While Vancouver Island MusicFest is reputed for its laid back, family-oriented atmosphere, organizers remain vigilant regarding possible drug overdose situations. Terry Farrell photo

Vancouver Island MusicFest takes a vigilant approach to possible overdose situations

Dozens of MusicFest volunteers have taken naloxone training sessions offered by festival organizer

With the summer festival/concert season here, and amidst the ongoing opioid overdose crisis, Island Health has issued a “stay safe” advisory, offering tips on staying safe during such festivities.

“Many substances, such as cocaine, heroin, ecstasy, alprazolam (Xanax) and methamphetamines, have been contaminated by fentanyl or other toxic additives, increasing the possibility of an overdose,” Island Health stated via a press release.

RELATED: Island Health issues safer drug-use tips

Vancouver Island MusicFest executive producer Doug Cox said preparation for his festival has changed in recent years. While the atmosphere surrounding a festival such as MusicFest is not one typically associated with an abundance of hard drug use, Cox said he would be naive to think those drugs are not present. To that end, his crew has adjusted with the times.

“We have a free [naloxone] training session for any of our volunteers who want to take it,” he said. “I’ve attended one myself, and have my own kit. We have approximately 40 volunteer crews, and there is pretty much someone on every single crew that has been trained now and has their own kit. Then all our medical emergency team does, and our security team too.”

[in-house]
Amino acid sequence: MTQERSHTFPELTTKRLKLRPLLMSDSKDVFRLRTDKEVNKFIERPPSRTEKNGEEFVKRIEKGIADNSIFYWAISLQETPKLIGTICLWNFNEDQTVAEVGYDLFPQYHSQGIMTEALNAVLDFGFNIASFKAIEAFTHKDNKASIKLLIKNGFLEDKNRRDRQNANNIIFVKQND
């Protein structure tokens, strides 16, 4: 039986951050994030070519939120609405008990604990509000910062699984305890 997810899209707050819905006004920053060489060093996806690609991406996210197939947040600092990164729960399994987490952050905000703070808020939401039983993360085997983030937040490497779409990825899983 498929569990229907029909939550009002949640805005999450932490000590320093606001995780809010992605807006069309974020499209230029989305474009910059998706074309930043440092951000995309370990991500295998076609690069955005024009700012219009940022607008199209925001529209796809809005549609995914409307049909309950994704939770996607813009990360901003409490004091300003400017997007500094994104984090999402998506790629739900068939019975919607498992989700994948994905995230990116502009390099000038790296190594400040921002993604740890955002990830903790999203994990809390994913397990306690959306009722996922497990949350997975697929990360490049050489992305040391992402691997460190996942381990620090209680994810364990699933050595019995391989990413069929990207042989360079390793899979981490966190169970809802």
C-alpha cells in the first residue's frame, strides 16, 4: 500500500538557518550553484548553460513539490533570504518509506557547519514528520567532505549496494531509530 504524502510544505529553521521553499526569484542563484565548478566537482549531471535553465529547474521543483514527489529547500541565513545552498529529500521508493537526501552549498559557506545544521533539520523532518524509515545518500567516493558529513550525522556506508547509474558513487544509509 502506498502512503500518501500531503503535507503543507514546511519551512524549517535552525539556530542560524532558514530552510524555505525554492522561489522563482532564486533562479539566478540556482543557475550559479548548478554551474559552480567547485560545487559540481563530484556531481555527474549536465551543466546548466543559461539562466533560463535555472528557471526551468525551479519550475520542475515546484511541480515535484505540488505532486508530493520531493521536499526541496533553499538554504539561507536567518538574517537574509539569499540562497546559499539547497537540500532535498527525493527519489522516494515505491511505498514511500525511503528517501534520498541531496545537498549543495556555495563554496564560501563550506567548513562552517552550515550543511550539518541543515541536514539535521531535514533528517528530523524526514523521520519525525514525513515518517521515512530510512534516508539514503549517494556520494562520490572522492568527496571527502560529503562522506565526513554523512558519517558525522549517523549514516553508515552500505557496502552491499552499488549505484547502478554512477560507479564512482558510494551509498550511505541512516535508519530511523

He said that while such overdose incidents are rare at MusicFest, even his family-friendly festival is not immune to the situation.

“We have had a couple of scares over the years,” said Cox. “Alcohol, and people drinking at their campsites, has been the big issue for us over the years – much more so than drug use. Yes, there’s a bunch of pot smoking going on, as there is everywhere now, but … that’s the majority of what we see at our festival. We aren’t the kind of festival that lends itself to too much [hard drug use]. So we have been very fortunate, in our years, that we have never had a major medical issue to deal with, but there’s always a few [minor ones] over the weekend.”

He commends his volunteers for their vigilance.

“We are really proud of the fact that so many of our volunteers have come out to take the training,” said Cox. “We have had a couple of different training sessions, and it’s a big responsibility. So when anybody steps up like that, to take that responsibility, that’s a good thing. We want to be as prepared as we can be.”

Vancouver Island MusicFest runs July 12-14 at the Comox Valley Exhibition Grounds.

For details on the lineup, and tickets, visit islandmusicfest.com



terry.farrell@blackpress.ca

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